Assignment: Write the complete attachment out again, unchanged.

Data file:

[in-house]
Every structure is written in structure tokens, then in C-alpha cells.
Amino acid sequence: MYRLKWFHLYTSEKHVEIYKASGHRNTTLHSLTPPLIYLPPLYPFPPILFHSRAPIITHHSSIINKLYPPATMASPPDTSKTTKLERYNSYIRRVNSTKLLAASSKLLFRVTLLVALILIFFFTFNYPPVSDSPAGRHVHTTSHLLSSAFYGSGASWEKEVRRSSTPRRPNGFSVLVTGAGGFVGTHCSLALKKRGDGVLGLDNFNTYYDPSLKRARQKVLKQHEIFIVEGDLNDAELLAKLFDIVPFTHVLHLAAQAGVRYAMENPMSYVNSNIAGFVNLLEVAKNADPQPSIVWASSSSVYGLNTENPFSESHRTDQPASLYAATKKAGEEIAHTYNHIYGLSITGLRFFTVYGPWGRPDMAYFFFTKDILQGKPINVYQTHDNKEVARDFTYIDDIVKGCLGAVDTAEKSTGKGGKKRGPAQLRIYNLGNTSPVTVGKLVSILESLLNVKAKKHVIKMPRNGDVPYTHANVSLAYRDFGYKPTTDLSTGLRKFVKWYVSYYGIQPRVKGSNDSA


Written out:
[in-house]
Every structure is written in structure tokens, then in C-alpha cells.
Amino acid sequence: MYRLKWFHLYTSEKHVEIYKASGHRNTTLHSLTPPLIYLPPLYPFPPILFHSRAPIITHHSSIINKLYPPATMASPPDTSKTTKLERYNSYIRRVNSTKLLAASSKLLFRVTLLVALILIFFFTFNYPPVSDSPAGRHVHTTSHLLSSAFYGSGASWEKEVRRSSTPRRPNGFSVLVTGAGGFVGTHCSLALKKRGDGVLGLDNFNTYYDPSLKRARQKVLKQHEIFIVEGDLNDAELLAKLFDIVPFTHVLHLAAQAGVRYAMENPMSYVNSNIAGFVNLLEVAKNADPQPSIVWASSSSVYGLNTENPFSESHRTDQPASLYAATKKAGEEIAHTYNHIYGLSITGLRFFTVYGPWGRPDMAYFFFTKDILQGKPINVYQTHDNKEVARDFTYIDDIVKGCLGAVDTAEKSTGKGGKKRGPAQLRIYNLGNTSPVTVGKLVSILESLLNVKAKKHVIKMPRNGDVPYTHANVSLAYRDFGYKPTTDLSTGLRKFVKWYVSYYGIQPRVKGSNDSA